Jun 2008 20

Edward Norton stars in the “reboot” of the Hulk franchise and is a solid second effort from Marvel Studios working as an independent studio.
Now, to add some background for my take on this film, I was a fan of Ang Lee’s Hulk. The action was awesome, crazy, and a bit over the top, but it worked. I also thought the Betty/Banner relationship was handled well and that both Eric Bana and Jenifer Connelly did excellent jobs. I will say the ending was a bit, ‘what the fuck’, the Hulk dogs a bit much, and the death of Josh Lucas’ character was terrible, but outside that I thought it did an alright job, especially once the Hulk is running around for the last 30 minutes or so.
With all that said, I prefer this iteration, as it is definitely a better all around film, though I think the action at the end of Ang Lee’s rivals, and might be better, than the action in this one; but just barely. The story works though, and the movie does a good job of selling the isolation of Bruce Banner as he is on the run. This film is a continuation of the first film, but not, at the same time, as they show things happened a bit different in the opening credits then they did in Ang Lee’s version. So don’t expect to watch a story about how the Hulk came to be, this is about Banner trying to get the Hulk out of him as he tries to avoid capture to be used by General Ross (William Hurt) to create super soldiers for the military.
The film follows Banner from Brazil to NYC, and apparently they left a visit to Captain America at the North Pole on the cutting room floor, as he tries to contact, “Mr. Blue”, a scientist that Banner has been in contact with researching for a cure. Banner also reconnects with his former lover Betty Ross (Liv Tyler), all while being pursued by an elite British soldier, Emil Blonsky (Tim Roth) on loan in the search for Banner.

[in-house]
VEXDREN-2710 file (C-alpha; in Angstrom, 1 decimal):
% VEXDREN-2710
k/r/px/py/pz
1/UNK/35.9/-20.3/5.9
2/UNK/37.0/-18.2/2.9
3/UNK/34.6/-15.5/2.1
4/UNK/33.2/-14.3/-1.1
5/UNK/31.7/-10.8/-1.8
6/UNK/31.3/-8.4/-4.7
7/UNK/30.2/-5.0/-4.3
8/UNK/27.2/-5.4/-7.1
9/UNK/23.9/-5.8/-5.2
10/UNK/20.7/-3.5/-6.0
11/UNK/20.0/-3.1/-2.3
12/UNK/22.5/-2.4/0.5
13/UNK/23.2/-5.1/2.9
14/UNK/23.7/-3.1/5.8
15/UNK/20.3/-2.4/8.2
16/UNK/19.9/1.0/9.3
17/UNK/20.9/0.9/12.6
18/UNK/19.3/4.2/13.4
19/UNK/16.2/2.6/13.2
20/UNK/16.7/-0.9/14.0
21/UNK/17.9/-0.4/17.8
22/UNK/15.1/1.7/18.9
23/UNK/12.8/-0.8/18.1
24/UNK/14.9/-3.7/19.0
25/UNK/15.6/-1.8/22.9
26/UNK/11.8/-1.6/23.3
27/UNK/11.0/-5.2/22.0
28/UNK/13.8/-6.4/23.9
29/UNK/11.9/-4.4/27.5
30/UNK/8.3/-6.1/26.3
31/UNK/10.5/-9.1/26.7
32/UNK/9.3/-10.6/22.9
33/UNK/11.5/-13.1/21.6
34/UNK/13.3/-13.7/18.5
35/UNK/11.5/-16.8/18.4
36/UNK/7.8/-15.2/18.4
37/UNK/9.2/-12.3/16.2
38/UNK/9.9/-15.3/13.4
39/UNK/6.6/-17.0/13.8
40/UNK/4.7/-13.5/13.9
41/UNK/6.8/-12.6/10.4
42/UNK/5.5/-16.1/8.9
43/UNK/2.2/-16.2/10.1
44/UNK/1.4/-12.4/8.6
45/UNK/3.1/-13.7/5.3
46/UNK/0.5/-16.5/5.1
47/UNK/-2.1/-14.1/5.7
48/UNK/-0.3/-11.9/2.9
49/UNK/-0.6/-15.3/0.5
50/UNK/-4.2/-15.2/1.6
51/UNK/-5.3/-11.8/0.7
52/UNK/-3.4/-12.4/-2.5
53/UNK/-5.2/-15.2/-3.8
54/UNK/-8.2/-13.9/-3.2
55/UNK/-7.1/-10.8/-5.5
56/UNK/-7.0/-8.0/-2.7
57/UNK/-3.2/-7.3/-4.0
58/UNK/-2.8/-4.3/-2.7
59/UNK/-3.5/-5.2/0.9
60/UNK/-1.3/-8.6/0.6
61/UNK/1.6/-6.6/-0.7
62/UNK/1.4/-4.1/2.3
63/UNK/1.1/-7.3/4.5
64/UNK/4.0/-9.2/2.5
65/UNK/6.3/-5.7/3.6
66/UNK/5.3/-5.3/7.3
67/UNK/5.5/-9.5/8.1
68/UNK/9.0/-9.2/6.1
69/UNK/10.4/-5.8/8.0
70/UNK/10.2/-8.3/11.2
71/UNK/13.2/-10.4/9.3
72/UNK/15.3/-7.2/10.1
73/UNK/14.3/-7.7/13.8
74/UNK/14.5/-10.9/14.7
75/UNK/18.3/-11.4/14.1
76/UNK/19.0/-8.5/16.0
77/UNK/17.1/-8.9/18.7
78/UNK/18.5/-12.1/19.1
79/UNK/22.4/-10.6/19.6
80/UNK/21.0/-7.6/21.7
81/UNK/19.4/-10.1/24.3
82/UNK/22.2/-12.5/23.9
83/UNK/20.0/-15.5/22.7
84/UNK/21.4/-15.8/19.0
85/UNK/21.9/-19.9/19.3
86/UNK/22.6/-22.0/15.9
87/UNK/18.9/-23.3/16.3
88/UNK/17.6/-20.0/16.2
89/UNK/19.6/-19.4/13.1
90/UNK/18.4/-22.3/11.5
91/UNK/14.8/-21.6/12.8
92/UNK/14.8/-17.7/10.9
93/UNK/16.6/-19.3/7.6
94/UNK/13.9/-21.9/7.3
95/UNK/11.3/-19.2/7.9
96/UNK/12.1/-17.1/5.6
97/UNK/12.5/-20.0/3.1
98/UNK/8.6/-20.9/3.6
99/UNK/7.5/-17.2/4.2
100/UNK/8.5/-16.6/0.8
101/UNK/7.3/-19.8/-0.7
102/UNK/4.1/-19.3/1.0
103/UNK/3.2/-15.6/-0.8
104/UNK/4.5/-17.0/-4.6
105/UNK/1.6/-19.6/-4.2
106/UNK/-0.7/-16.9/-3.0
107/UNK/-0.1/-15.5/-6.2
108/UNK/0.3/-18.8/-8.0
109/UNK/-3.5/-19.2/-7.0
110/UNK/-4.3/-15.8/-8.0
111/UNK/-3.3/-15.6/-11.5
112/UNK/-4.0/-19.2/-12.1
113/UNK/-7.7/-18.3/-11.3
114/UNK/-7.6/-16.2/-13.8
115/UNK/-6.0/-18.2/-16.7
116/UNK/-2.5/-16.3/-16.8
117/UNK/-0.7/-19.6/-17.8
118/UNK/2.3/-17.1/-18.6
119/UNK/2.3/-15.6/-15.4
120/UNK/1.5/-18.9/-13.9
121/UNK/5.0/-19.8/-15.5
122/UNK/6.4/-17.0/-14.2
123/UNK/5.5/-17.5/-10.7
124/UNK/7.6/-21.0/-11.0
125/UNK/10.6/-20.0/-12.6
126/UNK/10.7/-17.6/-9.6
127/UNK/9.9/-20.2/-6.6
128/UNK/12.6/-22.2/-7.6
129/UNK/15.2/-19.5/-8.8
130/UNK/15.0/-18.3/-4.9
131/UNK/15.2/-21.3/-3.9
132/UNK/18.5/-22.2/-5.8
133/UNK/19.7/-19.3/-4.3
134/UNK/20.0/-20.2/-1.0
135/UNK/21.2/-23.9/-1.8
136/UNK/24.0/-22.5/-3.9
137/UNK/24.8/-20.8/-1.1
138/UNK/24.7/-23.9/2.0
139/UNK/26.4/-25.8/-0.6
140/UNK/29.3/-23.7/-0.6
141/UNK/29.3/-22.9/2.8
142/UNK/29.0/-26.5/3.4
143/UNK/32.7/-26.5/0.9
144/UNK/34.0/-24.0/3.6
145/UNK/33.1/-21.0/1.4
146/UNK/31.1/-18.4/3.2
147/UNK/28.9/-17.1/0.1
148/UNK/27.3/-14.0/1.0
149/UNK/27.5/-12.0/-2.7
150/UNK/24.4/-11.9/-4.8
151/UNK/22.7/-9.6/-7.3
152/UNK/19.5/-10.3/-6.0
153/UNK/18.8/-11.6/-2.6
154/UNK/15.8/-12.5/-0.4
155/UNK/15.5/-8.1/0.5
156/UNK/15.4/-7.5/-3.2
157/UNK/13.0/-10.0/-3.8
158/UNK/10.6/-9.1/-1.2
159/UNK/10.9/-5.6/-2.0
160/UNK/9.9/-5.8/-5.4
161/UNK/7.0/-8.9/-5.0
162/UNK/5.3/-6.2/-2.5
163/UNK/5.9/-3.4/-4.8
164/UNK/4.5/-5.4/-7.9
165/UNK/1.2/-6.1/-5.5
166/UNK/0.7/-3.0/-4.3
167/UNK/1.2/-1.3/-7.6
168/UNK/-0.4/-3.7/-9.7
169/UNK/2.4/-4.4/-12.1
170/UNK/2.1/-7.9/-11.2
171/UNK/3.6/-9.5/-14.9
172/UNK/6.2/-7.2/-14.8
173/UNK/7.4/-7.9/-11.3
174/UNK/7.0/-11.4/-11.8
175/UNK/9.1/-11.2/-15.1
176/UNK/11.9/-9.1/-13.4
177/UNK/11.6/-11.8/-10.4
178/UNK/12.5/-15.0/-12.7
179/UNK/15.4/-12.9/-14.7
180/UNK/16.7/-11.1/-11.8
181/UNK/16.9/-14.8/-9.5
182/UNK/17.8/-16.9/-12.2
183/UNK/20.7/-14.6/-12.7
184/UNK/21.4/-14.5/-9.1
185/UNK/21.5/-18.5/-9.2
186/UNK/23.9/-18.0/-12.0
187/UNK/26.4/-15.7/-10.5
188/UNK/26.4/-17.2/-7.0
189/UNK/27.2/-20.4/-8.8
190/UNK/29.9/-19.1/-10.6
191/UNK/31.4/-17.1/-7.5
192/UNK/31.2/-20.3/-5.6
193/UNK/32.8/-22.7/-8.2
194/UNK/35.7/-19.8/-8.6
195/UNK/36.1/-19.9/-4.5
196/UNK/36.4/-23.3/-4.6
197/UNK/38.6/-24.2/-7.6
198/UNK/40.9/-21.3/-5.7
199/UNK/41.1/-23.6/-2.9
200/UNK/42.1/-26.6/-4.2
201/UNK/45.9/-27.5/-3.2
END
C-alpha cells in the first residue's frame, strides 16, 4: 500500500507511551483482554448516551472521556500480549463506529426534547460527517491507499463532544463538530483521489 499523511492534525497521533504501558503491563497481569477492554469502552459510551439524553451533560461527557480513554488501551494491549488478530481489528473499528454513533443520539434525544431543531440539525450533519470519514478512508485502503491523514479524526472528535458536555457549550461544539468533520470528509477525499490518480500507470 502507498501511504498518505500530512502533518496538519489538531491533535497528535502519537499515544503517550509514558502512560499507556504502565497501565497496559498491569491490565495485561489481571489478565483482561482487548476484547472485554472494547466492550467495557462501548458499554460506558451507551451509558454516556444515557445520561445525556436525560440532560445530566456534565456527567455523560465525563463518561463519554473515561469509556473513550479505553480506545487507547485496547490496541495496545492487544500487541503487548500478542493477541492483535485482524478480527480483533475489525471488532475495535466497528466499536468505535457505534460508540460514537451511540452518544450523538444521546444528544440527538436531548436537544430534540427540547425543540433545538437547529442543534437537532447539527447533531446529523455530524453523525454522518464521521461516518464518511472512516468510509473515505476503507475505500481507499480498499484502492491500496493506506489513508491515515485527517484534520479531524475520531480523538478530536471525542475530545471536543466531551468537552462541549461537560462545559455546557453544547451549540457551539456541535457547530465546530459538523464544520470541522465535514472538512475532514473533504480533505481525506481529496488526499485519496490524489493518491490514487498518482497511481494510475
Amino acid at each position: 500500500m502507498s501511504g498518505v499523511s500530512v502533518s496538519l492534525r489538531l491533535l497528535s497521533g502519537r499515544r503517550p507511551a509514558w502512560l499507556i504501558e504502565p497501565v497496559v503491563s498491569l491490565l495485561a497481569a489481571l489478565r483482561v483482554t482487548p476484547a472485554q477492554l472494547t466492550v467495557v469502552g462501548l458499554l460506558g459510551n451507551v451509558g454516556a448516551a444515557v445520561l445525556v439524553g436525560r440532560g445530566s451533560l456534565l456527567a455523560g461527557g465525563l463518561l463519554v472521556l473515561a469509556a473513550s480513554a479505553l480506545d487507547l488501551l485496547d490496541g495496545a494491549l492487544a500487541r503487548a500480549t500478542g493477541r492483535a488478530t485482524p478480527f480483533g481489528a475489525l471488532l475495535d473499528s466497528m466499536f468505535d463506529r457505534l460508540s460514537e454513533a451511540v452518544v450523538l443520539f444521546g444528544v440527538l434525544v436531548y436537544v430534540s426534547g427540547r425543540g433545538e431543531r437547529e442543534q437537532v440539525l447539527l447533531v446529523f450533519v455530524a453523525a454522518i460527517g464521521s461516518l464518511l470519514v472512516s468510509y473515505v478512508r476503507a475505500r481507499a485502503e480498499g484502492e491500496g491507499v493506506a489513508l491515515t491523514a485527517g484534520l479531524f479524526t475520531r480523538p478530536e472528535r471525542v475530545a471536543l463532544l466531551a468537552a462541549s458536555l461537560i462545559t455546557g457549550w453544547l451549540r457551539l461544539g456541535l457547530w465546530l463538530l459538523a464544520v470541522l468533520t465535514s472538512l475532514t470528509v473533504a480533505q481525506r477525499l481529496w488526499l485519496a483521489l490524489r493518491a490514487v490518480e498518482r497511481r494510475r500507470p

The film moves at a fairly good pace, never dragging, and the look is solid. Production values are high and the effects work is top notch, with only a couple of shaky shots that could look a bit better. The action is also solid through out with the first chase being excellent, but the connecting fight being a bit weak as they keep the Hulk in the shadows. The middle set piece is the best at the university, with the finale fight being a better finale then that of Iron Man.
The acting is top notch across the border as well. Edward Norton is Edward Norton and he carries the same quality acting he always has had into Bruce Banner. He captures the loneliness and longing Banner has as well as the fight to get rid of his “affliction.” Liv Tyler also serves as good Betty Ross, selling us on that connection that never really went away, though you can tell that her plot lines were chopped down considerably, and are a part of that 70min Norton and Leterrier wanted to keep in the film. Tim Roth does a good job as the power hungry Blonsky for most of the film, but after a certain incident with a tree, his character gets a bit weird before making the ultimate turn. William Hurt though is excellent as General Ross, and many steps above Sam Sheppard in Lee’s Hulk. Out of the three recurring and recast roles, he takes his character far and away beyond his previous counterpart; and while we are talking about it Norton and Tyler are right on with Bana and Connelly.
In the end, The Incredible Hulk is another good comic book film from Marvel Studios and is a promising start to a potential sequel, or at least a good lead in for Norton to play Banner in the Avengers film they want to make. All of the complaints people had with Lee’s Hulk have been ironed out and this is far more realistic fare. Good action, solid pacing, and great acting make this definitely worth your time if you are a fan of Norton or comic/action films. Though, I would love to see the un-truncated version of this film that Leterrier and Norton preferred; there is always the Blu-Ray.


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